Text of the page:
Document Detail


Concentric adaptation of the left ventricle in response to controlled upper body exercise training.
MedLine Citation:
PMID:  12391094     Owner:  NLM     Status:  MEDLINE    
Abstract/OtherAbstract:
Upper body exercise has many applications to the rehabilitation and maintenance of cardiovascular health of individuals who are unable to exercise their lower body. The hemodynamic loads of upper body aerobic exercise are characterized by relatively high blood pressure and relatively low venous return. It is not clear how the left ventricle adapts to the specific hemodynamic loads associated with this form of exercise training. The purpose of this study was to measure left ventricular structure and function in previously sedentary men by using echocardiography before and after 12 wk of aerobic arm-crank exercise training (n = 22) or a time control period (n = 22). Arm-crank peak oxygen consumption (in ml x kg(-1) x min(-1)) increased by 16% (P < 0.05) after training, and significant differences (P < 0.05) were found in wall thickness (from 0.86 to 0.99 cm) but not in left ventricular internal dimension in diastole or systole. This suggested a concentric pattern of left ventricular hypertrophy that persisted after scaling to changes in anthropometric characteristics. No differences (P < 0.05) were found for any measurements of resting left ventricular function. We conclude that upper body aerobic exercise training results in a specific left ventricular adaptation that is characterized by increased left ventricular wall thickness but no change in chamber dimension.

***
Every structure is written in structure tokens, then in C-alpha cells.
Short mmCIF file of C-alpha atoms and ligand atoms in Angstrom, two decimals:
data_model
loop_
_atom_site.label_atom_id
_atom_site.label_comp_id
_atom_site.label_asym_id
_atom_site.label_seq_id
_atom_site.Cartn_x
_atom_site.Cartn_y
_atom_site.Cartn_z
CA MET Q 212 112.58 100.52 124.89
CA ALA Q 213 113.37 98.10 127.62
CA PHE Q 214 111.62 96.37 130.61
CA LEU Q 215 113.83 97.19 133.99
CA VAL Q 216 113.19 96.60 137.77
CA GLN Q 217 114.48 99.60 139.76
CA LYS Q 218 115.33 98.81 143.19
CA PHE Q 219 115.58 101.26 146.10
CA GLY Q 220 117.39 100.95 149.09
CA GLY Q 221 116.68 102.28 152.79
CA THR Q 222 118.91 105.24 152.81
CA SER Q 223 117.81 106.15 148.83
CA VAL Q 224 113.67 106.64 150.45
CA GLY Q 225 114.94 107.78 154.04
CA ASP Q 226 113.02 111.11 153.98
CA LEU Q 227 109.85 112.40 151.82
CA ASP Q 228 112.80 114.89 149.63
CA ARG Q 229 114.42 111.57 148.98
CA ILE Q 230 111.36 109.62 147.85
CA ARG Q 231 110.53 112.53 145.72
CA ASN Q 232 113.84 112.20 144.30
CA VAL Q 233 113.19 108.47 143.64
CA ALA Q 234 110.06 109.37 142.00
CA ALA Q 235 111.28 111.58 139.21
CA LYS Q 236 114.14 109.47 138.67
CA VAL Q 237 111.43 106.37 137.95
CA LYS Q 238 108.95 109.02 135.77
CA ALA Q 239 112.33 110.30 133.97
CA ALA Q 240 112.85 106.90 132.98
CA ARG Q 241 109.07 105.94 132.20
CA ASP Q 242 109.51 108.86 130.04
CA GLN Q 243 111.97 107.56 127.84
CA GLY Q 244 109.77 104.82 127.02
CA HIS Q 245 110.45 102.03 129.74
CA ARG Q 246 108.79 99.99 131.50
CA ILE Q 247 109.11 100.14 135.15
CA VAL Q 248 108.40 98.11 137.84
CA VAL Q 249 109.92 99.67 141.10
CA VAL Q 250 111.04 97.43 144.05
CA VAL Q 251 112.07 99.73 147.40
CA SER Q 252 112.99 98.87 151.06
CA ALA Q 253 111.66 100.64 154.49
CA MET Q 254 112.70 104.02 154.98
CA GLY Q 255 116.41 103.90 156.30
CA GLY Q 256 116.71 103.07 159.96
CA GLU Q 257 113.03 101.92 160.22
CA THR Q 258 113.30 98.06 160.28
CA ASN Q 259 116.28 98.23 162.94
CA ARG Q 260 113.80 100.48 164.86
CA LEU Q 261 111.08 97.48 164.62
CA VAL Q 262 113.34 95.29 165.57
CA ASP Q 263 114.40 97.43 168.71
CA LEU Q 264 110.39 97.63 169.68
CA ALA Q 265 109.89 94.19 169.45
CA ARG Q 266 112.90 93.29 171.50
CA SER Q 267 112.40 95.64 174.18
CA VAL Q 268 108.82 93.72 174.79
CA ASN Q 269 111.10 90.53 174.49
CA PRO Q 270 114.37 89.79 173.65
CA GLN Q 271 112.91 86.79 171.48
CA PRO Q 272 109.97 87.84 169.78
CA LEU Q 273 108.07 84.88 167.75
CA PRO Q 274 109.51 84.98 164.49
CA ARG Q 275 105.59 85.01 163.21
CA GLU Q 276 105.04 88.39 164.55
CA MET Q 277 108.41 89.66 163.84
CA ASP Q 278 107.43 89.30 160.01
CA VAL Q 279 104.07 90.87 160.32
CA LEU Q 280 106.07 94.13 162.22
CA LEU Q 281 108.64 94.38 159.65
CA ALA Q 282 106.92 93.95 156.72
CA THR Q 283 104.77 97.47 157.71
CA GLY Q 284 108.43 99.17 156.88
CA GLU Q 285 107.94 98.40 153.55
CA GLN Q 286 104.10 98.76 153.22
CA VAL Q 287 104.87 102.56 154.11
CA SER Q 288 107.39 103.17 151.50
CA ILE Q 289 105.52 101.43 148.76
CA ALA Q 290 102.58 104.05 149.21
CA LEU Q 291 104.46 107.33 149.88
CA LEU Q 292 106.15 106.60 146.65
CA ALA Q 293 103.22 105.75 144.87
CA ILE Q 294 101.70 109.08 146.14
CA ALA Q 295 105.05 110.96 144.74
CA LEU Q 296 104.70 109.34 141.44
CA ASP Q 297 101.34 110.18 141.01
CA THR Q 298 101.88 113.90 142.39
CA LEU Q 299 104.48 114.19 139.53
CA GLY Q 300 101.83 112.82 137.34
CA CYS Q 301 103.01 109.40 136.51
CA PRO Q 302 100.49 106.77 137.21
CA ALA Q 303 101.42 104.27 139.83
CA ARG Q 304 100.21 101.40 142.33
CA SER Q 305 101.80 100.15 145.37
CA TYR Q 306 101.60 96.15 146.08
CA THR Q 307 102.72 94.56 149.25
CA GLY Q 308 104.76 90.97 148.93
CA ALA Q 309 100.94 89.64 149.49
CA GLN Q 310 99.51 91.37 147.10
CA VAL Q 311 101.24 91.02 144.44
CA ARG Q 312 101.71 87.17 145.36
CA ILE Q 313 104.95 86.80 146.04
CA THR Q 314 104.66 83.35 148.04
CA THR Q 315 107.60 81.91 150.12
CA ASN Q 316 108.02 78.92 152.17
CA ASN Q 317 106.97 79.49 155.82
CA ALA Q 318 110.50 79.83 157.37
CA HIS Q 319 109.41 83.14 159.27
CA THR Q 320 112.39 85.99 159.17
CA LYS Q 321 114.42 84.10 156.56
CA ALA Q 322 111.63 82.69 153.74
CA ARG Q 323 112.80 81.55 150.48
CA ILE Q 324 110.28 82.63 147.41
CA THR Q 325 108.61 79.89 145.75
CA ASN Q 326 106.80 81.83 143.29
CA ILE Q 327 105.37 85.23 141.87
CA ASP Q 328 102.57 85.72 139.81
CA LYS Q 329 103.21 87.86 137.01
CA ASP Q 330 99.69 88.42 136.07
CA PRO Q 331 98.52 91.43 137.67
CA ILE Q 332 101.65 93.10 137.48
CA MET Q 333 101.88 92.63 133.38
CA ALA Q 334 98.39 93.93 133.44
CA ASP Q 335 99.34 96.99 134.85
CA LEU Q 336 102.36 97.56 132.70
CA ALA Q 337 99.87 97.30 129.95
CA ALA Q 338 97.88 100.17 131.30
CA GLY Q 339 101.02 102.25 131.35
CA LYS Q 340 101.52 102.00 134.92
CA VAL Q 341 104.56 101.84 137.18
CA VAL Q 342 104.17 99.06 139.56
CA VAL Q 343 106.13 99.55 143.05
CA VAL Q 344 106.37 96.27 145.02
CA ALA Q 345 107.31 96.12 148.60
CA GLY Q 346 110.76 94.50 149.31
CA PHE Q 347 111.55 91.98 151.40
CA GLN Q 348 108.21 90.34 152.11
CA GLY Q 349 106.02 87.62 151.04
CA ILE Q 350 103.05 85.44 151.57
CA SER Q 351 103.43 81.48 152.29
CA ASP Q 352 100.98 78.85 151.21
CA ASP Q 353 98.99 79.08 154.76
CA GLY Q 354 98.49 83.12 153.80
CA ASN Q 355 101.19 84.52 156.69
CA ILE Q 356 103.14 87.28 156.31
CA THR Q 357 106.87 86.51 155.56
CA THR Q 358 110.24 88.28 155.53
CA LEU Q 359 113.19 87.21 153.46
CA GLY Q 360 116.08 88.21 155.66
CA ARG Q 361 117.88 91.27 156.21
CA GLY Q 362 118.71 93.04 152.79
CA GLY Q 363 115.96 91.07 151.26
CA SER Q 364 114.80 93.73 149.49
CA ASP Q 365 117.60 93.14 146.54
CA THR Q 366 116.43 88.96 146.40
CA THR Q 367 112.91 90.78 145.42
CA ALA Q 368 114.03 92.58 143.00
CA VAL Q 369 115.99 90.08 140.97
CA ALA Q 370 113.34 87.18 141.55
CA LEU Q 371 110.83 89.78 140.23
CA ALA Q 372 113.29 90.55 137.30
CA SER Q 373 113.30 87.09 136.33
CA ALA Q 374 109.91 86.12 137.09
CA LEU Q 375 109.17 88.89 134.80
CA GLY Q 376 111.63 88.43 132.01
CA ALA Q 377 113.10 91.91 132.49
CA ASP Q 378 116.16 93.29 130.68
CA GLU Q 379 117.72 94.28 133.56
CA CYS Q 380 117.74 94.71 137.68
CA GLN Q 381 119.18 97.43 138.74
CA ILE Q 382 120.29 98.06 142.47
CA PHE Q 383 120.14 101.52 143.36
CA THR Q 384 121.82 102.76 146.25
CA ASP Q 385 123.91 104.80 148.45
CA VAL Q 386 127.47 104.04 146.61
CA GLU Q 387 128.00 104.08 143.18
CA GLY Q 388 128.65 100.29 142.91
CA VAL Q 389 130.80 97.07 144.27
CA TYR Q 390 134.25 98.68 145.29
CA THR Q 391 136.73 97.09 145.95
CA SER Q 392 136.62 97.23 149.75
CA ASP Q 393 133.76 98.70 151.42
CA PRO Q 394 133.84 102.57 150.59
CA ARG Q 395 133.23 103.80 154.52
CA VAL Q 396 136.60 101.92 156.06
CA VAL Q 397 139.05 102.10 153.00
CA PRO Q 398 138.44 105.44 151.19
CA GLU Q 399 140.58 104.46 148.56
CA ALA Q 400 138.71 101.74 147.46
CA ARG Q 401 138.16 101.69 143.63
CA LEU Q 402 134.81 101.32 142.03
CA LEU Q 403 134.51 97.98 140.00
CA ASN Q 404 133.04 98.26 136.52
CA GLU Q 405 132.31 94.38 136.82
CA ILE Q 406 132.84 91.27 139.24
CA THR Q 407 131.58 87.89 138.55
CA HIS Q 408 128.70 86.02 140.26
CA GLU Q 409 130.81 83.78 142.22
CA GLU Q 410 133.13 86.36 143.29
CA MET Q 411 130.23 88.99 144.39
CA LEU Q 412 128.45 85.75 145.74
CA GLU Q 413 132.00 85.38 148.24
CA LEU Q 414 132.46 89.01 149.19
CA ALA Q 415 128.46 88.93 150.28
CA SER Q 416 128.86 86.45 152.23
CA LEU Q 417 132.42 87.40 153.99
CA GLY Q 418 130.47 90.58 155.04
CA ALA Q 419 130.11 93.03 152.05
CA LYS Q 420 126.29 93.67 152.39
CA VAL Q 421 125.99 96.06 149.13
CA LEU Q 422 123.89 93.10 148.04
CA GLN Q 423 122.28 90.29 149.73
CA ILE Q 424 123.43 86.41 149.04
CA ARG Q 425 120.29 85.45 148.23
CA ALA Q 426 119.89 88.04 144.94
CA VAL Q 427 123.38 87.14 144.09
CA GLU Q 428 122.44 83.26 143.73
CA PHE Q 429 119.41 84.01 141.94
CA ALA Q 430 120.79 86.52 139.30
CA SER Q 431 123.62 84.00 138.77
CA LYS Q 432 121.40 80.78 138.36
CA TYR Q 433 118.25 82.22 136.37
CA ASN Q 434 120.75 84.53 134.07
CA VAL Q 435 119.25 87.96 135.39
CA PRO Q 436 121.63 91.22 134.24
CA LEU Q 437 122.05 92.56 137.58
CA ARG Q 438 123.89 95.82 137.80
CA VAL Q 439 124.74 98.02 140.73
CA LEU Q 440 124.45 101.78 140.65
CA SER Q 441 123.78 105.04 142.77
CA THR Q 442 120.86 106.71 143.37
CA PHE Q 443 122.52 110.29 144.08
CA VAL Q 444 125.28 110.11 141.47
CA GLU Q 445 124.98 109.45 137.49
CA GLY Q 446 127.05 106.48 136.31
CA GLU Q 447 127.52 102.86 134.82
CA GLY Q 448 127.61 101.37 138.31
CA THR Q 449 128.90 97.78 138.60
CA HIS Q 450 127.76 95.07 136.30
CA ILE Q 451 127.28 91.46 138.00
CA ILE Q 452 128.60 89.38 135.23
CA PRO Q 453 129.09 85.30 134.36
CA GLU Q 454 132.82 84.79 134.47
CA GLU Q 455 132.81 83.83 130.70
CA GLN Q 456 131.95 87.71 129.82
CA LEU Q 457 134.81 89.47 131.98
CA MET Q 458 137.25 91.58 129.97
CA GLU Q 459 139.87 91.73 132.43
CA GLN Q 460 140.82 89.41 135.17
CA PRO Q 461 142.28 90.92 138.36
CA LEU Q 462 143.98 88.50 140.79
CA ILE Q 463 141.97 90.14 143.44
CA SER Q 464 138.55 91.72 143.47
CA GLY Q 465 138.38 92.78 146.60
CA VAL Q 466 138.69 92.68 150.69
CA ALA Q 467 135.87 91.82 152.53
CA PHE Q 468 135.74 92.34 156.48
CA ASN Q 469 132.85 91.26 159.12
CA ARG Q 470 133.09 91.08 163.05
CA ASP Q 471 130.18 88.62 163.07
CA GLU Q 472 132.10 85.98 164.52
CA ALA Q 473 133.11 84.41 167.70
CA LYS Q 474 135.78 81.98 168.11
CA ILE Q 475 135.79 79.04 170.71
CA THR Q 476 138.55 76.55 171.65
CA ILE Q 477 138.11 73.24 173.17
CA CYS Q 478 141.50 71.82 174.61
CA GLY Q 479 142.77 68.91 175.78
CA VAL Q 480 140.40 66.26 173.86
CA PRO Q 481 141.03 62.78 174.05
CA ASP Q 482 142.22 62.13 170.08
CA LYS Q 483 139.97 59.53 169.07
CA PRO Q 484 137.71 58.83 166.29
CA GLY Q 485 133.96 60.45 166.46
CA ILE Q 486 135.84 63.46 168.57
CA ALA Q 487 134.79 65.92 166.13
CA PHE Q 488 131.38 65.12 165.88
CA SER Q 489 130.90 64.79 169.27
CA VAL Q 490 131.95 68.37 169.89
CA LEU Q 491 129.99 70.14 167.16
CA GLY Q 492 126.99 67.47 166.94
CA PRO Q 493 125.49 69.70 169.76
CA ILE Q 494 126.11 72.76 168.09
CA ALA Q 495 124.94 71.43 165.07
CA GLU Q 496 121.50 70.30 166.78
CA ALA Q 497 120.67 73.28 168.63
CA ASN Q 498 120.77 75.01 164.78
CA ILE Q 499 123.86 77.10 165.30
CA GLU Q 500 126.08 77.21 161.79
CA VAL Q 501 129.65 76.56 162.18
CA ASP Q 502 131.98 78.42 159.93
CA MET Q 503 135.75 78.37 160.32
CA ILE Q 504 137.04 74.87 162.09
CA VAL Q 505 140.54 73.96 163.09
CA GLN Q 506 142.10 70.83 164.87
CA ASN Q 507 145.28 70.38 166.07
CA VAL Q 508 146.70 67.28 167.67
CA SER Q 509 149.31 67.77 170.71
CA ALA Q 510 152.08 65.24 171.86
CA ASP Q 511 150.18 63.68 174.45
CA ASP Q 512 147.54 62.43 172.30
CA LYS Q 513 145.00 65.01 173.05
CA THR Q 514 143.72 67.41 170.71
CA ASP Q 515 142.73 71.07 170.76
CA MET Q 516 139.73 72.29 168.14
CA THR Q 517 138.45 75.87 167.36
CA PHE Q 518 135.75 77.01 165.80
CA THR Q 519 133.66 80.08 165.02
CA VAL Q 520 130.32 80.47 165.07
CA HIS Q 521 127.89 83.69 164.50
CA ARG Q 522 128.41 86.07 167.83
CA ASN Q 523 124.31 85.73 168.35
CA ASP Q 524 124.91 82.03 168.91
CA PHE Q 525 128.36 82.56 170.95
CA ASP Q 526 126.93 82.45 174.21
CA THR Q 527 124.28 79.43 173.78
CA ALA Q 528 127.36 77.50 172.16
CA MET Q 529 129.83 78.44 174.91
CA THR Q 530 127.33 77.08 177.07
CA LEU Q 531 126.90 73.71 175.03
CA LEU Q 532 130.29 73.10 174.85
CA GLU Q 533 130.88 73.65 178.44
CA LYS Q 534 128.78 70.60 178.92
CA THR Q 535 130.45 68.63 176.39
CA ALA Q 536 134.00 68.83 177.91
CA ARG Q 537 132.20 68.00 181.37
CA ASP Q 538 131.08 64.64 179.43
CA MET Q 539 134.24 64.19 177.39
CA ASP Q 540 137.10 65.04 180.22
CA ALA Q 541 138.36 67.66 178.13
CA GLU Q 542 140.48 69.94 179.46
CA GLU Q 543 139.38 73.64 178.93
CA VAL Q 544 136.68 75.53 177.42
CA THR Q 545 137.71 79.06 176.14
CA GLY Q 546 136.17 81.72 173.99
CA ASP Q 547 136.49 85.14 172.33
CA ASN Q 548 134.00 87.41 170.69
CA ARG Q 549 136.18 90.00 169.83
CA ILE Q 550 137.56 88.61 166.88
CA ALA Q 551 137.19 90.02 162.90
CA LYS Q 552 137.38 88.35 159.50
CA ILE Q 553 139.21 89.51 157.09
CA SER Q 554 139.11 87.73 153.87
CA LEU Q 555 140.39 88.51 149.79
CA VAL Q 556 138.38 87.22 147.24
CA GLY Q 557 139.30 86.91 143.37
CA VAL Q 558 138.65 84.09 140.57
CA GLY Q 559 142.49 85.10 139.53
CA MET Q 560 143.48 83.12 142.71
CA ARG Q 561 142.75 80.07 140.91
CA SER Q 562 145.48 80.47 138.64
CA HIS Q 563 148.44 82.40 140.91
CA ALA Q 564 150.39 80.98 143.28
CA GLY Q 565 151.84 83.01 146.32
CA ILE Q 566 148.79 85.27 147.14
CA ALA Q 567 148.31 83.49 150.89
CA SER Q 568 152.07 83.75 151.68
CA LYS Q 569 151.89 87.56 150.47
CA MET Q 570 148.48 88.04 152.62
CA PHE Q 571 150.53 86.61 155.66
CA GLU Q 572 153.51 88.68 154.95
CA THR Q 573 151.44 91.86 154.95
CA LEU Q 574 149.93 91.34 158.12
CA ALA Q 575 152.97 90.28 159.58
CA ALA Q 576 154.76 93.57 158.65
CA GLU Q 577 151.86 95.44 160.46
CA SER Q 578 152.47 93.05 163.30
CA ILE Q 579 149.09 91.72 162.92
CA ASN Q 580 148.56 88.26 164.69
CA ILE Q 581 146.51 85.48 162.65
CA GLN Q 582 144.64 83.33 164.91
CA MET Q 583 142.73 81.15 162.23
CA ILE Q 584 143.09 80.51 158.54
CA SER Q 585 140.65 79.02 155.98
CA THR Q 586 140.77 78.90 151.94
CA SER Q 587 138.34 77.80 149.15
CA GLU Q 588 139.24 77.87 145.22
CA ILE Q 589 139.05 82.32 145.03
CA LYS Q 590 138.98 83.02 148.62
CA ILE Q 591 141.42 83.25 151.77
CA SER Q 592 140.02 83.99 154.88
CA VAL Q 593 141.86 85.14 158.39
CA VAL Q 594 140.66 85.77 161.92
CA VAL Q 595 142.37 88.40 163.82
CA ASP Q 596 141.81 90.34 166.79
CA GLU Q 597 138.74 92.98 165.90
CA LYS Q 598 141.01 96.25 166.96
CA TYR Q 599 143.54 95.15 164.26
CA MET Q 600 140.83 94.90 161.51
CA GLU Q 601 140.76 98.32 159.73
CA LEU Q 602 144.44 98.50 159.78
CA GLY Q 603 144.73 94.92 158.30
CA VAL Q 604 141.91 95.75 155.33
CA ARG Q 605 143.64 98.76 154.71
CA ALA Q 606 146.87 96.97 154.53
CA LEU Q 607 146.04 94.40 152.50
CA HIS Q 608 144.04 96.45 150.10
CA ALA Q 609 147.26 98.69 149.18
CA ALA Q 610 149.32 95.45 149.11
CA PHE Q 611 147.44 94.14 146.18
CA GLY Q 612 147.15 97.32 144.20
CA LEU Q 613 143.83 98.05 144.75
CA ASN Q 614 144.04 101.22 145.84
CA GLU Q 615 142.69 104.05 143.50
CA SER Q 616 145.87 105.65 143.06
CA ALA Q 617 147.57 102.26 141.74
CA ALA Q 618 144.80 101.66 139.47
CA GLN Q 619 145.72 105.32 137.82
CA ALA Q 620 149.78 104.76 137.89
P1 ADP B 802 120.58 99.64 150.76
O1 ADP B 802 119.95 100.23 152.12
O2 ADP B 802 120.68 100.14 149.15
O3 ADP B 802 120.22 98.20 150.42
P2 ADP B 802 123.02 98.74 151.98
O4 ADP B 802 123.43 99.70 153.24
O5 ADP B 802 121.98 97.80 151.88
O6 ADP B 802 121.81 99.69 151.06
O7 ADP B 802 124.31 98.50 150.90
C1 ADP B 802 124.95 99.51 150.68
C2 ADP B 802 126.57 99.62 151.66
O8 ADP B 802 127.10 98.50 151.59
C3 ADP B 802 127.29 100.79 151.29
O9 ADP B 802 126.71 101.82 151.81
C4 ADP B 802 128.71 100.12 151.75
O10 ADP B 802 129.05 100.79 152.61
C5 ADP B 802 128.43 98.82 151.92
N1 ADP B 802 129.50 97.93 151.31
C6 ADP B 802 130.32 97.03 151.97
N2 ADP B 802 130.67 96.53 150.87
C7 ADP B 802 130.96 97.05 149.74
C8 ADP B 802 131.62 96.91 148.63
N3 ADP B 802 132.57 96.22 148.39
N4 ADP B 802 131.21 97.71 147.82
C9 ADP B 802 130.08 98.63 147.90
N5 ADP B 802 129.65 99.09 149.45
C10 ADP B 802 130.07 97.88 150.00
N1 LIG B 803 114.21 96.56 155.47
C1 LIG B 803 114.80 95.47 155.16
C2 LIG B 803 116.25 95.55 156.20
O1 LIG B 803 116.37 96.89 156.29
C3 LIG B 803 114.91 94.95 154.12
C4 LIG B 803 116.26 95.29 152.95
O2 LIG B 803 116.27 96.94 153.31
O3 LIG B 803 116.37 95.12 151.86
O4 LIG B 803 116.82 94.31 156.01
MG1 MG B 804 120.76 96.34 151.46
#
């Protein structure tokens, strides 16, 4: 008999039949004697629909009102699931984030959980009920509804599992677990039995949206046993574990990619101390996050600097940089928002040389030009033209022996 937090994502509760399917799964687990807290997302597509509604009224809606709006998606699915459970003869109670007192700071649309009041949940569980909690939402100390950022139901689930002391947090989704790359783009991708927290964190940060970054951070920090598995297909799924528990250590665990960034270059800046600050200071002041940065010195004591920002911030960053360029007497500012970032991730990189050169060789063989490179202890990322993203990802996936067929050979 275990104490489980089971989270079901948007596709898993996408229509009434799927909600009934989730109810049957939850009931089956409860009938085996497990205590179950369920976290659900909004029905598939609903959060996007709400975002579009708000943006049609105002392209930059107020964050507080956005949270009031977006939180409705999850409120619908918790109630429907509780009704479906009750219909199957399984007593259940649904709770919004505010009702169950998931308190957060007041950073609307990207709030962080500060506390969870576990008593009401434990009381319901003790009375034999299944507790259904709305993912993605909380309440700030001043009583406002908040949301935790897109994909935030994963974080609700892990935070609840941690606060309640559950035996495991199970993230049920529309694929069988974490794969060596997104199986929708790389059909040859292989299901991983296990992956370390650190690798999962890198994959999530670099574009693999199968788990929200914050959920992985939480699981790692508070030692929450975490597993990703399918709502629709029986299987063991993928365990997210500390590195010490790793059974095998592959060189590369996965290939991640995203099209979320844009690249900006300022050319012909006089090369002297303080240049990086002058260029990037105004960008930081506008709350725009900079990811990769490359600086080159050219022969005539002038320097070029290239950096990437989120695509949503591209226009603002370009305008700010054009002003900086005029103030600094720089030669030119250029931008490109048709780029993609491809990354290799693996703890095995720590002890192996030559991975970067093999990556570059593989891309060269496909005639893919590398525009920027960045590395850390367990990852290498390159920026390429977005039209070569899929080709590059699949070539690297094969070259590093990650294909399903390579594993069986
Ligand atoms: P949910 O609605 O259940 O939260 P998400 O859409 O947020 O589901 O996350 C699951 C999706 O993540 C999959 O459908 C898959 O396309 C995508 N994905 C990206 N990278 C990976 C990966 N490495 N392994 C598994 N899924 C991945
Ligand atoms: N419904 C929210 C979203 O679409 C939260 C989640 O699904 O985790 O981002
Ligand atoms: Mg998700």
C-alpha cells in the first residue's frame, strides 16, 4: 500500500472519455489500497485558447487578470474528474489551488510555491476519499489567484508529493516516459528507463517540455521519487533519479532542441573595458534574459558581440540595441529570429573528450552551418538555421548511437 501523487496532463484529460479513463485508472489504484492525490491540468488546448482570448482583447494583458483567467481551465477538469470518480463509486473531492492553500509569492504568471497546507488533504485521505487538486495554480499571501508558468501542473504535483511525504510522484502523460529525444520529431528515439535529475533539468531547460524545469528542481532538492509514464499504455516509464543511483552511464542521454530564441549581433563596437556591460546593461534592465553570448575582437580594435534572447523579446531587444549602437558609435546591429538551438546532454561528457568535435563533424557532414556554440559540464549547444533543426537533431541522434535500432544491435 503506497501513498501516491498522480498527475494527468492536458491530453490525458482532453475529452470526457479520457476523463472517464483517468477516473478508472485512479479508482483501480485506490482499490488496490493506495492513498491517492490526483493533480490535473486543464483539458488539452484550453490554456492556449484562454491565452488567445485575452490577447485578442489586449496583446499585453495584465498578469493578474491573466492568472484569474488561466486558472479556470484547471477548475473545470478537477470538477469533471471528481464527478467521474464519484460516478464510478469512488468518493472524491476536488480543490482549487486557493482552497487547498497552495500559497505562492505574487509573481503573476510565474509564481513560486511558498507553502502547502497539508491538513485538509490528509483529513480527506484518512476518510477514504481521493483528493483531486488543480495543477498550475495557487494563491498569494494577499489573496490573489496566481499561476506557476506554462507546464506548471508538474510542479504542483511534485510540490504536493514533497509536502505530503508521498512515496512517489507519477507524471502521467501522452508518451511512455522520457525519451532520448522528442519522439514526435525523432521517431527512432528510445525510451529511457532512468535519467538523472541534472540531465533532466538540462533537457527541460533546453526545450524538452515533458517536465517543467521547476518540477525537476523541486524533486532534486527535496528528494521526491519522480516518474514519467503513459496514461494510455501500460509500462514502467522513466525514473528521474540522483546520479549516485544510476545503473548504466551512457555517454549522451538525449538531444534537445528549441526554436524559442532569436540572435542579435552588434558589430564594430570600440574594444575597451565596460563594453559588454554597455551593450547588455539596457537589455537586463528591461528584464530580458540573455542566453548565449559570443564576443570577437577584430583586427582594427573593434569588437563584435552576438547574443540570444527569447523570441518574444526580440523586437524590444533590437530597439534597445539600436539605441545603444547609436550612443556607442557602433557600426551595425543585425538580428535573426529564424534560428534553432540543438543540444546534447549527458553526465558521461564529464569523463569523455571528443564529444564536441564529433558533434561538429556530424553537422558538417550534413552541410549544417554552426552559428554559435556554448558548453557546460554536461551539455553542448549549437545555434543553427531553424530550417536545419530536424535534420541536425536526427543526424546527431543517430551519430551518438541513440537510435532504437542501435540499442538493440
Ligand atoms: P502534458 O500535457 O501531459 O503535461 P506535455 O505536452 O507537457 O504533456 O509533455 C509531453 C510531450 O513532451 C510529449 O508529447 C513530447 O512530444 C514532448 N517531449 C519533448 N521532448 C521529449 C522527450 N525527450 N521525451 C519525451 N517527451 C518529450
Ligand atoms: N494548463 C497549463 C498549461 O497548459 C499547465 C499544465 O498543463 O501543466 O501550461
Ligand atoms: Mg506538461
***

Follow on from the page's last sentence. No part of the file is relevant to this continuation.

Authors:
Phillip E Gates; Keith P George; Ian G Campbell
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Publication Detail:
Type:  Journal Article     Date:  2002-10-18
Journal Detail:
Title:  Journal of applied physiology (Bethesda, Md. : 1985)     Volume:  94     ISSN:  8750-7587     ISO Abbreviation:  J. Appl. Physiol.     Publication Date:  2003 Feb 
Date Detail:
Created Date:  2003-01-17     Completed Date:  2003-07-21     Revised Date:  2013-09-26    
Medline Journal Info:
Nlm Unique ID:  8502536     Medline TA:  J Appl Physiol (1985)     Country:  United States    
Other Details:
Languages:  eng     Pagination:  549-54     Citation Subset:  IM    
Affiliation:
Department of Exercise and Sport Science, Alsager Faculty, Manchester Metropolitan University, Cheshire ST7 2HL, United Kingdom. phillip@spot.colorado.edu
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MeSH Terms
Descriptor/Qualifier:
Adaptation, Physiological*
Adult
Anthropometry
Arm / physiology*
Cardiovascular Physiological Phenomena
Echocardiography
Exercise / physiology*
Humans
Life Style
Male
Oxygen Consumption
Physical Education and Training*
Ventricular Function, Left*

From MEDLINE®/PubMed®, a database of the U.S. National Library of Medicine


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